Psychosocial stressors and cigarette smoking among African American adults in midlife
Slopen, N., Dutra, L. M., Williams, D. R., Mujahid, M. S., Lewis, T. T., Bennett, G., ... Albert, M. A. (2012). Psychosocial stressors and cigarette smoking among African American adults in midlife. Nicotine and Tobacco Research, 14(10), 1161-9. DOI: 10.1093/ntr/nts011
INTRODUCTION: Psychosocial stress is a significant risk factor for smoking, and Blacks experience higher levels of psychosocial stress relative to other racial/ethnic groups. Limited research has comprehensively examined psychosocial stressors in relation to smoking among Blacks.
METHODS: We examined psychosocial stressors in relation to smoking status (current, previous, and never) in middle-aged Blacks (34-85 years, n = 592) from Milwaukee, Wisconsin, a subset of the Midlife in the United States Study II (2004-2006). Eleven stressor domains were assessed, including psychological and physical work stress, work-family conflict, perceived inequality, relationship stress, neighborhood stress, discrimination, financial stress, recent problems, stressful events, and childhood adversity. We also calculated a cumulative score. Multinomial models were adjusted for age, gender, education, and income.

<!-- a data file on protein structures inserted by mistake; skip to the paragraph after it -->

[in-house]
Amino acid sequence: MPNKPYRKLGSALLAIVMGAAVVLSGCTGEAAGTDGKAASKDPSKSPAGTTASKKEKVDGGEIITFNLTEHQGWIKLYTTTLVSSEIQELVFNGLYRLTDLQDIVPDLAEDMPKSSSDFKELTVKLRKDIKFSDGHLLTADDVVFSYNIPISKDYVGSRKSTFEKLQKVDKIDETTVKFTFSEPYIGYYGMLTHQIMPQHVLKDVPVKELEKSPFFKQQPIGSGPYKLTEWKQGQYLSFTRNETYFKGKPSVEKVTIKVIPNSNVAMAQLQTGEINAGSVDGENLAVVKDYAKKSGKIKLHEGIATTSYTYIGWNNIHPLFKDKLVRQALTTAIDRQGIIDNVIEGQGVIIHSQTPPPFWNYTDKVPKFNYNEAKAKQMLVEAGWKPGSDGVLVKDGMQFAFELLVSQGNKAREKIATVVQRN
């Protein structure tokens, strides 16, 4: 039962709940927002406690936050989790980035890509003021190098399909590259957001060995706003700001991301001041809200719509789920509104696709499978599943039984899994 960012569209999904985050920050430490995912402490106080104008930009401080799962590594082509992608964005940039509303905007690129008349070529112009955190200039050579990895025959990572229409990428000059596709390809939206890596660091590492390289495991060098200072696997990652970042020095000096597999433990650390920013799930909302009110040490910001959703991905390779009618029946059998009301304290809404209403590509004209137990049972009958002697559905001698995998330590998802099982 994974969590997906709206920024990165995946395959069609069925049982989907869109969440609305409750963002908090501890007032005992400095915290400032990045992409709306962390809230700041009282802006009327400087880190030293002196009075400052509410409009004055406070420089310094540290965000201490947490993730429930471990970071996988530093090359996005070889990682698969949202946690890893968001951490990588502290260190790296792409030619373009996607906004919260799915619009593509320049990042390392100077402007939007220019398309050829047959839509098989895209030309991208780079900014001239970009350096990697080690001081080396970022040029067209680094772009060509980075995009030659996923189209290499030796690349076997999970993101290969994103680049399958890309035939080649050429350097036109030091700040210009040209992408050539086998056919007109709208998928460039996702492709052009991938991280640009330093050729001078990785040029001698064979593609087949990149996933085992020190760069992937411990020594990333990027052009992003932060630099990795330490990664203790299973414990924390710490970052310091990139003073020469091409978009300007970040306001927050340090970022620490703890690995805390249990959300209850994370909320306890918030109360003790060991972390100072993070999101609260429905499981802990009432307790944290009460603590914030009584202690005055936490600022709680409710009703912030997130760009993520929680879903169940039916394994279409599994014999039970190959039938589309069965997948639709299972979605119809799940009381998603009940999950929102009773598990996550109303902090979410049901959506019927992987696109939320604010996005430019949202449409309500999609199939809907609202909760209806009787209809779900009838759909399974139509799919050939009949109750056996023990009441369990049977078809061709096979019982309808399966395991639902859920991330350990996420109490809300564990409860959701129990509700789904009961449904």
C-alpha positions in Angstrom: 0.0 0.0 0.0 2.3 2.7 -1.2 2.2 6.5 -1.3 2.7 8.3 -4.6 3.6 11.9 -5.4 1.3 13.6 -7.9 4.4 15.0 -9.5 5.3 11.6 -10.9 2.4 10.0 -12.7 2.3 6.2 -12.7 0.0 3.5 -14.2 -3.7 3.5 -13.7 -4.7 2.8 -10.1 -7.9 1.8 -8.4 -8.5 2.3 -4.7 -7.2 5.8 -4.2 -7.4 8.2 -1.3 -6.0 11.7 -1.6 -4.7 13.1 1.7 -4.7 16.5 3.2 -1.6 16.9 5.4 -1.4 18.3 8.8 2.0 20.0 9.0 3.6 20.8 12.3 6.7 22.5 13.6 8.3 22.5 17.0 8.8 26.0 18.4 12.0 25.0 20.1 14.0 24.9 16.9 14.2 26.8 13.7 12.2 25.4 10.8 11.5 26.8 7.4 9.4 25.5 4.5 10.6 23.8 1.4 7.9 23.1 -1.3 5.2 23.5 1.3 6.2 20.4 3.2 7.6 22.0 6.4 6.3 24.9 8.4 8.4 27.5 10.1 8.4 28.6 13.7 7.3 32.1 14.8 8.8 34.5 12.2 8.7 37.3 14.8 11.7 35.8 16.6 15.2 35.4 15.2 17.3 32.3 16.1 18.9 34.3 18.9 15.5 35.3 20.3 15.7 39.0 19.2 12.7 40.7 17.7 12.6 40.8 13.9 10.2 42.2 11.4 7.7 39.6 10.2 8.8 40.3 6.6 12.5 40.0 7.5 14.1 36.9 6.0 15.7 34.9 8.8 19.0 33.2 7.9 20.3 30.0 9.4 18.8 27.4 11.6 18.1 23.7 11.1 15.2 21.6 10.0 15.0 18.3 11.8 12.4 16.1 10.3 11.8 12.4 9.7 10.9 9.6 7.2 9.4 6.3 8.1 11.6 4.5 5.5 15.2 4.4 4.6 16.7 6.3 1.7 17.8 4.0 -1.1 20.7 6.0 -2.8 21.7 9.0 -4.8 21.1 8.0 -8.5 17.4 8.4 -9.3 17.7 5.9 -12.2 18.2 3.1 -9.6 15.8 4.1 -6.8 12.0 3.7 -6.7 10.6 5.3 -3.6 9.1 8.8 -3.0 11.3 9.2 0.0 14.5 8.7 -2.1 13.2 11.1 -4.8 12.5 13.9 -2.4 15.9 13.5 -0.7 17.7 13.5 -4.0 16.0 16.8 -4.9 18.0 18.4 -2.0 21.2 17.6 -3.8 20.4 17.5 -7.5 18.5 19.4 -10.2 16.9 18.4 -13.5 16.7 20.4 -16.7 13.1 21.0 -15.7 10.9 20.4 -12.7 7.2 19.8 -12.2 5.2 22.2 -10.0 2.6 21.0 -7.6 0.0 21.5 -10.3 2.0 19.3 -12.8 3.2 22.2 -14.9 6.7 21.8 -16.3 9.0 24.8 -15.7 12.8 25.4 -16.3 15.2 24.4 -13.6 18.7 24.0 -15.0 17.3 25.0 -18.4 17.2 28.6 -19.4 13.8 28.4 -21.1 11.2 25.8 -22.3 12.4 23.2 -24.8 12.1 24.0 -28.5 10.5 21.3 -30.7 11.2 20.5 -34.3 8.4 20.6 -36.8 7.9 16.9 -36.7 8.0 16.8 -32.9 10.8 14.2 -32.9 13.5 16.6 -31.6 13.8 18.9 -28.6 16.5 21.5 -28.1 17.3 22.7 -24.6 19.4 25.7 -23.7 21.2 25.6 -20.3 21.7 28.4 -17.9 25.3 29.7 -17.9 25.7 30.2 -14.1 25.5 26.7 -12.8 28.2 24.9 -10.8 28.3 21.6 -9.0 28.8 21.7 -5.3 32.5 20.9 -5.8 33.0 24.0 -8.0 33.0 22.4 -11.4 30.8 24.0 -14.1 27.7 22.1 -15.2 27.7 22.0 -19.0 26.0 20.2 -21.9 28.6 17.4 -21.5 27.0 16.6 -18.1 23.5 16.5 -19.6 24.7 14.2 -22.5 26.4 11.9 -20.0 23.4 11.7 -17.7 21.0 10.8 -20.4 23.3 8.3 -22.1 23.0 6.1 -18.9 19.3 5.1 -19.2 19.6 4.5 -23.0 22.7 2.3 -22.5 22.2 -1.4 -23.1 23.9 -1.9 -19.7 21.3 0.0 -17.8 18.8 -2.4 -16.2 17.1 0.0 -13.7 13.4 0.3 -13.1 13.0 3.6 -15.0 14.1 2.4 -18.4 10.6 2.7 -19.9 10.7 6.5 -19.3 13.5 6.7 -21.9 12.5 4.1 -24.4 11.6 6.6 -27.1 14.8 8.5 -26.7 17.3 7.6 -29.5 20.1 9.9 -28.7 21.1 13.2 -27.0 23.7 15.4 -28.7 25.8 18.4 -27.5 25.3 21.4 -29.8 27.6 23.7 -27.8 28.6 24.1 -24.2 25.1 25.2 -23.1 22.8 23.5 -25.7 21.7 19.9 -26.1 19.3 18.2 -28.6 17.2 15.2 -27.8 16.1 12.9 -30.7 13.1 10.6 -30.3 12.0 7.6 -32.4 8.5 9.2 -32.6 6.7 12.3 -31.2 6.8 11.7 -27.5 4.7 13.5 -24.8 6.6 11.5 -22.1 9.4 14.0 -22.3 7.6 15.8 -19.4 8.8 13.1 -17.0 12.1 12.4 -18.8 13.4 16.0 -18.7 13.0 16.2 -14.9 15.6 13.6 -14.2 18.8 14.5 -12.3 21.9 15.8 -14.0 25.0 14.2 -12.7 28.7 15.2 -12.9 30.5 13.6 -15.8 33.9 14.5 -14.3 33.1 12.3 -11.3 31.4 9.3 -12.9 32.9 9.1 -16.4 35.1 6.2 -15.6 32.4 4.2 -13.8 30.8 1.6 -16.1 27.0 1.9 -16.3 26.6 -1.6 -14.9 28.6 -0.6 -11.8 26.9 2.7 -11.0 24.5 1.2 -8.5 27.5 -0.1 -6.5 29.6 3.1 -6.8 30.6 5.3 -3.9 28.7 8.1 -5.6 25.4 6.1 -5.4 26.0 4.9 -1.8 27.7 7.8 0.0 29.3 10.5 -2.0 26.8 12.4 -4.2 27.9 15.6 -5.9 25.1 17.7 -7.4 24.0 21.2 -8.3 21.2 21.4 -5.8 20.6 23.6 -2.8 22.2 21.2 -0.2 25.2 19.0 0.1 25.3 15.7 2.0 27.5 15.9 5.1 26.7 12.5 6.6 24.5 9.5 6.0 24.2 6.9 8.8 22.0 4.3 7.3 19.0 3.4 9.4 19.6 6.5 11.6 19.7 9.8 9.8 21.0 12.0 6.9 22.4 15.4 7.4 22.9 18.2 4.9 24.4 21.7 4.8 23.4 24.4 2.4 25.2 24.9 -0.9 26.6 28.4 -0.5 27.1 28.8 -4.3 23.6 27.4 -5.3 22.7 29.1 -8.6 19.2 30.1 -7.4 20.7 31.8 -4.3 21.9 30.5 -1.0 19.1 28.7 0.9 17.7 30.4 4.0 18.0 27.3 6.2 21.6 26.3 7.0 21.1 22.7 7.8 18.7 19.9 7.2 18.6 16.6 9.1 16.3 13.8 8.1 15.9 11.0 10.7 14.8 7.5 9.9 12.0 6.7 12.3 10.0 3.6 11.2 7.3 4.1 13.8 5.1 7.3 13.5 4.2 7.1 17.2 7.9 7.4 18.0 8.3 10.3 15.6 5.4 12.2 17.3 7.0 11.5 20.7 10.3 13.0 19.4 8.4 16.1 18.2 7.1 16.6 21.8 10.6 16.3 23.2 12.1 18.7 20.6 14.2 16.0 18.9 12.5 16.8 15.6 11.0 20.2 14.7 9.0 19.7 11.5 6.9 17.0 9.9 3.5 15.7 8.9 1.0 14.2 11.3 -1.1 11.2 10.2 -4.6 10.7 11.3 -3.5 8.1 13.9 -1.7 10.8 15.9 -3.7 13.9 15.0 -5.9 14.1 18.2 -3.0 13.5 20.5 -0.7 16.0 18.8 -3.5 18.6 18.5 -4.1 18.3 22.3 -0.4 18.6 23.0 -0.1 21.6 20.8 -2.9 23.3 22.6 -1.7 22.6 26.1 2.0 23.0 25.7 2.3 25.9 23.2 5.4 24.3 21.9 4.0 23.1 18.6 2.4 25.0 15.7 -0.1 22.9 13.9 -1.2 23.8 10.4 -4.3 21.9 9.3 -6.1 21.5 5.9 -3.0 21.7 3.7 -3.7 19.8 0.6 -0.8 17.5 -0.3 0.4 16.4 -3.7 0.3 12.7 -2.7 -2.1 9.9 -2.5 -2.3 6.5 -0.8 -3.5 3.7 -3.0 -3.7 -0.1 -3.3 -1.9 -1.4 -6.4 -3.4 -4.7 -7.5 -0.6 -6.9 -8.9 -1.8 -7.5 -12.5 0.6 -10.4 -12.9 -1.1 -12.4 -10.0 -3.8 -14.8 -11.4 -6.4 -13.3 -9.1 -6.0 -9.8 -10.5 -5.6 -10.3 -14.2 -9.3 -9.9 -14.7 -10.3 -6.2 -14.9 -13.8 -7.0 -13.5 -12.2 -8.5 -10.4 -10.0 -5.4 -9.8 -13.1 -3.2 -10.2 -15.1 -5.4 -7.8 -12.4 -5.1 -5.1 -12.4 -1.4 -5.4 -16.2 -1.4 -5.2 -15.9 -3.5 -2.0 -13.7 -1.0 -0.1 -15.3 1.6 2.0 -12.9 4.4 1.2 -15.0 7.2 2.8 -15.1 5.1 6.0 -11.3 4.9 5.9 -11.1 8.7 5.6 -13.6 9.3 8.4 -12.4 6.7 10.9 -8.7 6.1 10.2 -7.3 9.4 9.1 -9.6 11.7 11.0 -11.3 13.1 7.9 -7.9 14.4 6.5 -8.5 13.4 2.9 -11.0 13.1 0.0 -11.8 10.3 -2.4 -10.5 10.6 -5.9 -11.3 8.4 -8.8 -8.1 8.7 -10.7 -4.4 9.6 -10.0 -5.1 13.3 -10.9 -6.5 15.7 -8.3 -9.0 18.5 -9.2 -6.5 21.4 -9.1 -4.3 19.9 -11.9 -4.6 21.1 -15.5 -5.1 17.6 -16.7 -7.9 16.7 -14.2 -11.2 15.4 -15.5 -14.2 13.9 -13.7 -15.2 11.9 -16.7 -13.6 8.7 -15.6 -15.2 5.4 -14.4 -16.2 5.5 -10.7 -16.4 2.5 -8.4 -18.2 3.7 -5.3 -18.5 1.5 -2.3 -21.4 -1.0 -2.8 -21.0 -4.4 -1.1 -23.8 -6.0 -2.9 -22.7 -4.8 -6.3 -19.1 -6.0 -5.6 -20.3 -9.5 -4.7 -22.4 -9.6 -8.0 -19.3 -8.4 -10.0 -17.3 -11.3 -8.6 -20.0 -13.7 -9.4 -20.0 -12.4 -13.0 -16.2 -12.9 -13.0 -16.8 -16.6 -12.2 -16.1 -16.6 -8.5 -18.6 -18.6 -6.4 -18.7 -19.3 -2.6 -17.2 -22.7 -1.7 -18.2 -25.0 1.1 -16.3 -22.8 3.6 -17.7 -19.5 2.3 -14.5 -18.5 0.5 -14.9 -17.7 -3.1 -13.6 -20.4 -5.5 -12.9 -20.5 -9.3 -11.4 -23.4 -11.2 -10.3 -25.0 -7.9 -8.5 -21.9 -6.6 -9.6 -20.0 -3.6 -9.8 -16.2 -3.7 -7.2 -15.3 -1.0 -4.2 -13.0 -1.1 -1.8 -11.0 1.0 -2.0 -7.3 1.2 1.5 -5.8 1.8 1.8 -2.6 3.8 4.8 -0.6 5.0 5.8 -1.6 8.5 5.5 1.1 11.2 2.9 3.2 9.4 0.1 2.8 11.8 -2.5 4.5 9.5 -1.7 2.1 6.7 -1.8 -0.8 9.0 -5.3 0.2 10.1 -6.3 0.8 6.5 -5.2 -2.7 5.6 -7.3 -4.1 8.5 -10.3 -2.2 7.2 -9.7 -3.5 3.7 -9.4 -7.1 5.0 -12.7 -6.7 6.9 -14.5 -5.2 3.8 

RESULTS: Seven of the 11 stressors and the cumulative score were associated with higher odds of being a current smoker compared with a never-smoker: neighborhood, financial, relationship, and psychological work stress, perceived inequality, stressful events, childhood adversity (p values <.05; ORs ranged from 1.28 to 1.77). Three stressors and the cumulative score were associated with higher odds of being a previous smoker versus a never-smoker (p < .05). Individuals who scored in the top quartile on 5 or more stressors were 3.74 (95% CI = 2.09-6.71) times as likely to be current smokers, and more than twice as likely to be previous smokers, compared with individuals with no high stressors.
CONCLUSIONS: These results demonstrate a strong relationship between stress and smoking among urban middle-aged Blacks and suggest that cessation programs should address modifiable individual and community-level stressors.